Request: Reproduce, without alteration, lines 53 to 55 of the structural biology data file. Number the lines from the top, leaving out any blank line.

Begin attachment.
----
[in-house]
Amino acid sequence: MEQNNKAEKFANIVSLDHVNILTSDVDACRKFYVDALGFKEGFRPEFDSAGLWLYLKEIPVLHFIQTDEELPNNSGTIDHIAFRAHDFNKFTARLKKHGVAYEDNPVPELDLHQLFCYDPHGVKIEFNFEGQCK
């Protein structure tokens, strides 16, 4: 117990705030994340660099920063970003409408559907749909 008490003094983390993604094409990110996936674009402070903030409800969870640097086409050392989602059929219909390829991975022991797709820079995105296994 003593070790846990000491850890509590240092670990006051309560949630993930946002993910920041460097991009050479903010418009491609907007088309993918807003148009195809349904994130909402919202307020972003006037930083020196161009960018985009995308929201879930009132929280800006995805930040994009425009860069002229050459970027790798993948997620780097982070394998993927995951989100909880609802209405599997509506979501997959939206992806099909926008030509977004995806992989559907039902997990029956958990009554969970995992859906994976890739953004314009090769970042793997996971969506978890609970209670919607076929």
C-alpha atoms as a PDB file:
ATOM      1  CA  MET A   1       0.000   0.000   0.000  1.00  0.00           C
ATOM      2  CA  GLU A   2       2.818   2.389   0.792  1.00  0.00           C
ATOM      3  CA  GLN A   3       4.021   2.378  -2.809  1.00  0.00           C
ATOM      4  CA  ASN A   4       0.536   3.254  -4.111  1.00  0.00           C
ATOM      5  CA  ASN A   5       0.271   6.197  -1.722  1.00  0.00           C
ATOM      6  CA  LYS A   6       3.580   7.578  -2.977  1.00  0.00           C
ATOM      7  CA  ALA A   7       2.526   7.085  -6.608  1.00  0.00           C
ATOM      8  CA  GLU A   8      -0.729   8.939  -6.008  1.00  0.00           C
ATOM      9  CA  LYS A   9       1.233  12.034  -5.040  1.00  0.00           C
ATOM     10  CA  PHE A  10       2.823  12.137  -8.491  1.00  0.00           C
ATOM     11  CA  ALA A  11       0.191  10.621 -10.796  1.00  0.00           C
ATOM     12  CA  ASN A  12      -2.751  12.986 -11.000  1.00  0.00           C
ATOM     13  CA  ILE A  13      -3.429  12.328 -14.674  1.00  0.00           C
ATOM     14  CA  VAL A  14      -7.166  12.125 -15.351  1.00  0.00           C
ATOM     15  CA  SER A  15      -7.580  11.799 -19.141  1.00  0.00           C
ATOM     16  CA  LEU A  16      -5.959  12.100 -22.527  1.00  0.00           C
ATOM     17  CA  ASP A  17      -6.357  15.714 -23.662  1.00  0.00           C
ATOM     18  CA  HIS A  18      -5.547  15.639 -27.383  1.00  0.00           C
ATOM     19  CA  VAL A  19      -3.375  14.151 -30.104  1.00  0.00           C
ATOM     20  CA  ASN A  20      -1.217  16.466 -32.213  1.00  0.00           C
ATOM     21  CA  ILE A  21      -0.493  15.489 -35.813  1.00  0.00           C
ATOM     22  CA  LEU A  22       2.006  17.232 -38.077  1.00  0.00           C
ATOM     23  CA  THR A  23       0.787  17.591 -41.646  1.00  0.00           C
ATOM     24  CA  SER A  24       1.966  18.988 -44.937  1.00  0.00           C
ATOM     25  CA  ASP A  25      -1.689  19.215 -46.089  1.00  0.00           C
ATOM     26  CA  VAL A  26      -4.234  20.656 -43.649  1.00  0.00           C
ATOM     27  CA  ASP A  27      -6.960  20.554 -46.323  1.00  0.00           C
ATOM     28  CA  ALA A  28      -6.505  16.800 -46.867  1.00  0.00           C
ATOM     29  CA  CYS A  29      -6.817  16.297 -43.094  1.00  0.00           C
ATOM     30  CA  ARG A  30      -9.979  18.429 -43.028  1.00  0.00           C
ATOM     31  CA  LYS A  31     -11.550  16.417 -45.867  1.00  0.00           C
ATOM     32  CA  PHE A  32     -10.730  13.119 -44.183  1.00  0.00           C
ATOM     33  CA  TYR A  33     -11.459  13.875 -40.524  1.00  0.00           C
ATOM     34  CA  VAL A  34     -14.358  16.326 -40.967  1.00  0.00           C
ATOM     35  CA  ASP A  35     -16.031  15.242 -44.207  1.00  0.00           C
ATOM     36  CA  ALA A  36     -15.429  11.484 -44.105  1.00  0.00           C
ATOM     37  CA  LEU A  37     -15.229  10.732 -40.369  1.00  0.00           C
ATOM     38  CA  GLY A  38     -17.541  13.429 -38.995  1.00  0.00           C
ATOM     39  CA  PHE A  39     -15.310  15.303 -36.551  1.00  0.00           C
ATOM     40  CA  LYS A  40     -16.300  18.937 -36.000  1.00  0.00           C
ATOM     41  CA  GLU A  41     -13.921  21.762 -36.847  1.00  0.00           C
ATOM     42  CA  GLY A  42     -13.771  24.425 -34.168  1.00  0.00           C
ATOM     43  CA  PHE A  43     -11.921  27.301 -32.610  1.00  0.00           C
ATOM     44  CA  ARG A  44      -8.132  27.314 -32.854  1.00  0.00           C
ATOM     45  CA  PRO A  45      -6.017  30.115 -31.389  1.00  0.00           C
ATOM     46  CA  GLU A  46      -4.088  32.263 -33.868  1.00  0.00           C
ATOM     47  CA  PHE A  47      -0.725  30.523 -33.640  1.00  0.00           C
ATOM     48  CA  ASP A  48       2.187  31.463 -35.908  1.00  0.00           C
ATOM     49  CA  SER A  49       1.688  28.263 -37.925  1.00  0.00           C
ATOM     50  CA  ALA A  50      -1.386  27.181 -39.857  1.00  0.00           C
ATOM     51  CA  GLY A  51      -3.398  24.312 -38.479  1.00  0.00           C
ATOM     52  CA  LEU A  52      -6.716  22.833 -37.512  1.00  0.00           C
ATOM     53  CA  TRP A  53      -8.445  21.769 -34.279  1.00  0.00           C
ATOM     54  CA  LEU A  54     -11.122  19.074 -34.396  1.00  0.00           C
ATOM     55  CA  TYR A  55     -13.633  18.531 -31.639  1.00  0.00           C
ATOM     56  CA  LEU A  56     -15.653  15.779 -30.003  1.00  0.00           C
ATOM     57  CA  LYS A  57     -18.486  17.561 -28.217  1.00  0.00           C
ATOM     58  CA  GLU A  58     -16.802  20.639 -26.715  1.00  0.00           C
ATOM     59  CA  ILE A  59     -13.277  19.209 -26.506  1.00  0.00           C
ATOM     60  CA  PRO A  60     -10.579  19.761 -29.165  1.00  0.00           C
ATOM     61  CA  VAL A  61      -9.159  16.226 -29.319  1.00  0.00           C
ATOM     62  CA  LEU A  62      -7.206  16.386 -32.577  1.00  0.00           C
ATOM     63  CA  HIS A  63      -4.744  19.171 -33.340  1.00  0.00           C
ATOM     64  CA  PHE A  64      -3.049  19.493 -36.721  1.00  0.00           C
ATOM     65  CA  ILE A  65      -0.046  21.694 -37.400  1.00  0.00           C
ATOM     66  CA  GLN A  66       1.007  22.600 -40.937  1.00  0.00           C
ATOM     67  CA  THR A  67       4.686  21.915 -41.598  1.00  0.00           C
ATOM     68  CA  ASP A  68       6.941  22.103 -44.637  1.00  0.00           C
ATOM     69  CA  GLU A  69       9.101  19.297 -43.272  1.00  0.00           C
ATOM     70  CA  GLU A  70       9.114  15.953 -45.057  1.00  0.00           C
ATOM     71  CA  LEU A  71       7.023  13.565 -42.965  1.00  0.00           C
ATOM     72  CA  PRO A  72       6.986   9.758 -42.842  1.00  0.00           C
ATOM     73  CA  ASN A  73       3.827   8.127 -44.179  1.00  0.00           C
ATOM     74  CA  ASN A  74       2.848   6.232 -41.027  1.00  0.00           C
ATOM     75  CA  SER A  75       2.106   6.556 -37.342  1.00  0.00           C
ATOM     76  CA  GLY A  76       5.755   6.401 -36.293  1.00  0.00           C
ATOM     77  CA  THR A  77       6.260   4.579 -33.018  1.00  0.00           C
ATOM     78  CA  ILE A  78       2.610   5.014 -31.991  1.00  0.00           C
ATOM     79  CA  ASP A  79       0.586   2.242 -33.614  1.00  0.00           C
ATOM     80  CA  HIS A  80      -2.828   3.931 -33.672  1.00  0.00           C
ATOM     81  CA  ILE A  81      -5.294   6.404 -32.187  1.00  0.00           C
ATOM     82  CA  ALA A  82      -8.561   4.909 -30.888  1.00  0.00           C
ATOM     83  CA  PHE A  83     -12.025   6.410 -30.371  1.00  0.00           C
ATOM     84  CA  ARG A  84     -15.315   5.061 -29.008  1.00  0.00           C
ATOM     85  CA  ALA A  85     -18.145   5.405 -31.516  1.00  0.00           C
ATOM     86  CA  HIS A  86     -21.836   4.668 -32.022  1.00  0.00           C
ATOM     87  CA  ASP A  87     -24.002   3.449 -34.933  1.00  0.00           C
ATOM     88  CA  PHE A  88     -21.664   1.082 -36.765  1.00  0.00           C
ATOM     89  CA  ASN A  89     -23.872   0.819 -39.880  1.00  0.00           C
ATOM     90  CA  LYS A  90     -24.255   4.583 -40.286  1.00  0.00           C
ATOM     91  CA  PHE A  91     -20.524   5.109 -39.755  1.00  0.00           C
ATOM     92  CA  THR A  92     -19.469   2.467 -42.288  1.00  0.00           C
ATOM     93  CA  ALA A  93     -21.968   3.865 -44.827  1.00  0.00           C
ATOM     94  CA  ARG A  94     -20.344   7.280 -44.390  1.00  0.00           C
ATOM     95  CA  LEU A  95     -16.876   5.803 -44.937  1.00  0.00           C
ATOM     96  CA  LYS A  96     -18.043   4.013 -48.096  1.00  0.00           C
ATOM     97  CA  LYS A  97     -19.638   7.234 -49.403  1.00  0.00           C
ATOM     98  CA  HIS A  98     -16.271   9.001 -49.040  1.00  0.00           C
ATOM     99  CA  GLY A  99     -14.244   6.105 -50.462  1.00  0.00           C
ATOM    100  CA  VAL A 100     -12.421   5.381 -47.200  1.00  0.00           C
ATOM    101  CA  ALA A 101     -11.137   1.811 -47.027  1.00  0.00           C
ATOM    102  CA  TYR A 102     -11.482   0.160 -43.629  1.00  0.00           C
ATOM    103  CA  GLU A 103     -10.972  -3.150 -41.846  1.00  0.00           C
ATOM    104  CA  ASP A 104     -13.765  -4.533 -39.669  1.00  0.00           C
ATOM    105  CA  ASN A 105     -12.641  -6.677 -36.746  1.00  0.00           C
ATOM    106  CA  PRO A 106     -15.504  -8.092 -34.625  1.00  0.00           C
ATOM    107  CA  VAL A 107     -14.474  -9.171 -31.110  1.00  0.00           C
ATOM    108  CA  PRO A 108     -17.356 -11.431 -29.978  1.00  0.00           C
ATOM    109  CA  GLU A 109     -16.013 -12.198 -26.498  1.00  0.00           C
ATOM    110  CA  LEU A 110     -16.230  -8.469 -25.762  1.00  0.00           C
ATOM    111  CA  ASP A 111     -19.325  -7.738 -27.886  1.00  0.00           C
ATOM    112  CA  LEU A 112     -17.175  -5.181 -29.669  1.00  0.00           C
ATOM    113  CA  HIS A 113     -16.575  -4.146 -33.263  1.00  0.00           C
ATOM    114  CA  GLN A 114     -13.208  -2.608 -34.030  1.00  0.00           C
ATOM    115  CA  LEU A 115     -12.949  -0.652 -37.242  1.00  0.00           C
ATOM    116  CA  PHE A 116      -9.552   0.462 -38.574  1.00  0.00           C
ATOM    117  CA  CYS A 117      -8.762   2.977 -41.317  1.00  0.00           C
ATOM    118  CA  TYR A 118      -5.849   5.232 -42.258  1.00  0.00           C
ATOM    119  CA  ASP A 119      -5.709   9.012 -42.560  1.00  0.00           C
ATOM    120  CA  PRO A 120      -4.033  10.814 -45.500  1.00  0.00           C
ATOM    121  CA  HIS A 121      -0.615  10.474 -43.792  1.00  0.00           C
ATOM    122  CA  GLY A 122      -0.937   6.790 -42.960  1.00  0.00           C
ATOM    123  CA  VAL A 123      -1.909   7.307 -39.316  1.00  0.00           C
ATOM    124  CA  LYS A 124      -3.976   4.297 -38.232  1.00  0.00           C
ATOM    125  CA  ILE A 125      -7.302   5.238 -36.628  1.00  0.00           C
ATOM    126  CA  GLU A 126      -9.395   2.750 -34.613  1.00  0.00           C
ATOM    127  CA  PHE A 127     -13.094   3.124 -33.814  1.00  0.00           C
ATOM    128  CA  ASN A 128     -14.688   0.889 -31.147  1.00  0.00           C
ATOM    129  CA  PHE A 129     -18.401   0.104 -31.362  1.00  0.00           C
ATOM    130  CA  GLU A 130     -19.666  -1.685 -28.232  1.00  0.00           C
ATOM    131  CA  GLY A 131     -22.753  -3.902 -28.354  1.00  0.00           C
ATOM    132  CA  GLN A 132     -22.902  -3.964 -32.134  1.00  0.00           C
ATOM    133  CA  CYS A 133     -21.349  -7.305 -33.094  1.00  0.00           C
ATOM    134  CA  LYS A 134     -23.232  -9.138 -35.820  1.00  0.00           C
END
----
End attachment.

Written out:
ATOM     49  CA  SER A  49       1.688  28.263 -37.925  1.00  0.00           C
ATOM     50  CA  ALA A  50      -1.386  27.181 -39.857  1.00  0.00           C
ATOM     51  CA  GLY A  51      -3.398  24.312 -38.479  1.00  0.00           C